Danny McCance 6 Dec 2017 11:43am

PwC only Big Four firm to make 50 top employers list

PwC has just made it into a list of the best companies in the UK to work for, at number 50, and is the only accountancy firm to do so

Caption: The other Big Four firms and Grant Thornton dropped out of the top 50

This is the fourth year running that PwC has been named on the list, compiled by employer review site Glassdoor, but it has slipped from 24 last year.

The top company this year was tech giant Google, which jumped from 13 last year. It was followed by Anglian Water and affordable home provider Bromford.

In 2017, mid-tier firm Grant Thornton was the highest rated accountancy firm at 12, followed by PwC, Deloitte (31), EY (32) and KPMG (34).

However, this year PwC is the only accountancy firm listed, after the other Big Four firms and Grant Thornton dropped out of the top 50.

"We see work as an activity, not a place, and have introduced everyday flexibility to respond to how we know our people want to work," a PwC spokesman said.

"We're also investing in giving everyone fair access to brilliant opportunities to work with our clients.

"We’re passionate about the value that difference, in all forms, brings to our organisation and our people are proud to work for an organisation that has a strong voice on important societal issues, such as gender pay, ethnicity and social mobility," they added.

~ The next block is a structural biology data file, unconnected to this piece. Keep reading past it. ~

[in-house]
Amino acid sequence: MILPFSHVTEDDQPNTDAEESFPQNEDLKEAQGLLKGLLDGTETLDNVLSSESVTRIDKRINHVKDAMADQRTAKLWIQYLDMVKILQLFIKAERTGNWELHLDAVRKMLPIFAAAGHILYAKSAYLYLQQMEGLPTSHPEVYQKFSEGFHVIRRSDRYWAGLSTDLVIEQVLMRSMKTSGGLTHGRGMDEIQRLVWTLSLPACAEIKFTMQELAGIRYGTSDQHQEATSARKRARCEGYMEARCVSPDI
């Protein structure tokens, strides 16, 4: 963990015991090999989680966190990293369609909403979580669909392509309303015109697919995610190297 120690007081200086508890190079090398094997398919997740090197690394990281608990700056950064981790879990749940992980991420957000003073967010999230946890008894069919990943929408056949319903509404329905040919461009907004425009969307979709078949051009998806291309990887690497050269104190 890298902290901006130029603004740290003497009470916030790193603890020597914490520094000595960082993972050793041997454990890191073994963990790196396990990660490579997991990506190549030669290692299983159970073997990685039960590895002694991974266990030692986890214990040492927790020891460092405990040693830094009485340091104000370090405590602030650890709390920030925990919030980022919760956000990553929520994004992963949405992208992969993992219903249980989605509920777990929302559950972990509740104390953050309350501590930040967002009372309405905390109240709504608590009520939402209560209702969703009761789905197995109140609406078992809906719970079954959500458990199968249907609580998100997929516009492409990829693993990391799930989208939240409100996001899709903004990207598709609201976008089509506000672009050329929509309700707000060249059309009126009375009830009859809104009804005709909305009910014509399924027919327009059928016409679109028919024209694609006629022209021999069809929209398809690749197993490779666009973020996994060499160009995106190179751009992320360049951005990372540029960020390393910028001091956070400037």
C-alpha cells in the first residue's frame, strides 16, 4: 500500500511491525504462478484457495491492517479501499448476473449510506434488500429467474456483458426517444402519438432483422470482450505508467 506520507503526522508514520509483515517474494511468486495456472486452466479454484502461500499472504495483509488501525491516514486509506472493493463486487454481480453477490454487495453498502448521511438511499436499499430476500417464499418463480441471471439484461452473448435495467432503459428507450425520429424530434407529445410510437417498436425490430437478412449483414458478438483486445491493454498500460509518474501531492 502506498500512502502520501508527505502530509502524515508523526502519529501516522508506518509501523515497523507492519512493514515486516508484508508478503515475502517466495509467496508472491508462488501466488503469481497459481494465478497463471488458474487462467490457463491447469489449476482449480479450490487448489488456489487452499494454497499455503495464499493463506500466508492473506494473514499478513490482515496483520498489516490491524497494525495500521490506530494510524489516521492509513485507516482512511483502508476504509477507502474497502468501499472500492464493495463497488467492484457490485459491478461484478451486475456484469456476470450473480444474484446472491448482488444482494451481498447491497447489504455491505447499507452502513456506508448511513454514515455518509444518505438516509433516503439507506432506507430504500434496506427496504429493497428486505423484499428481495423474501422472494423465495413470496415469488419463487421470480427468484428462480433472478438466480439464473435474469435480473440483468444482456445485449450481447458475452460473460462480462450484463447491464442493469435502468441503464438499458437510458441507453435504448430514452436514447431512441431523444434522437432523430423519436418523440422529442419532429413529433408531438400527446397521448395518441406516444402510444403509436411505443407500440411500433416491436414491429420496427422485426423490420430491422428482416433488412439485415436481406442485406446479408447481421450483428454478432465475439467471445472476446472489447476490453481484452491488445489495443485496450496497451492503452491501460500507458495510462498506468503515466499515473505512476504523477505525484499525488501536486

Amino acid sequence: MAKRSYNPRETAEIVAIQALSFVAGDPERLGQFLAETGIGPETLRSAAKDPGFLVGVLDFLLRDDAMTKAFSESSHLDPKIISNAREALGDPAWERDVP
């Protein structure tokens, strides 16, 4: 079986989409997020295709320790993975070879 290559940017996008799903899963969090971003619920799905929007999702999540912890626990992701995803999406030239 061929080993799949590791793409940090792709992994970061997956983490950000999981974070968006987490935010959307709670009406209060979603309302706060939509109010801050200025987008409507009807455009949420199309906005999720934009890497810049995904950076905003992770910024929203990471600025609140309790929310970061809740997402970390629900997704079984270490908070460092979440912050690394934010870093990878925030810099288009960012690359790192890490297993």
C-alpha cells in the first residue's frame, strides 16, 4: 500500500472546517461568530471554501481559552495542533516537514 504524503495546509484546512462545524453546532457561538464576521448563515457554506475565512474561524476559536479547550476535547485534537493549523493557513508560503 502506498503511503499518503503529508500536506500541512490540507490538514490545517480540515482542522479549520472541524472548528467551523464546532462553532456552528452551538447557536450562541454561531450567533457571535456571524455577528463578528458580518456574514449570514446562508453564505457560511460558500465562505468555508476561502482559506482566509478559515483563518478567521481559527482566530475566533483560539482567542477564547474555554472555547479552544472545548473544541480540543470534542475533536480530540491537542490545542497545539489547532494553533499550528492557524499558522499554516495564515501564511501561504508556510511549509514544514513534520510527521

Things were not any better for the Big Four in the US. Deloitte made it into the top 100 employers at 77 and KPMG at 99, while EY and PwC were not named at all.

Despite the absence of accountancy firms, financial services were represented elsewhere with Hiscox (8), JPMorgan (32) Goldman Sachs (37), UBS (40) and challenger bank Metro Bank (45) all making it into the top 50.

The rankings are determined from anonymous reviews by employees, based on a variety of factors such as benefits, culture and values, senior management and work/life balance, which make up an aggregated score.

In a similar survey of the top 20 companies for culture, conducted by the Chartered Management Institute and Glassdoor in October, the Big Four faired equally badly, with none of them making the list.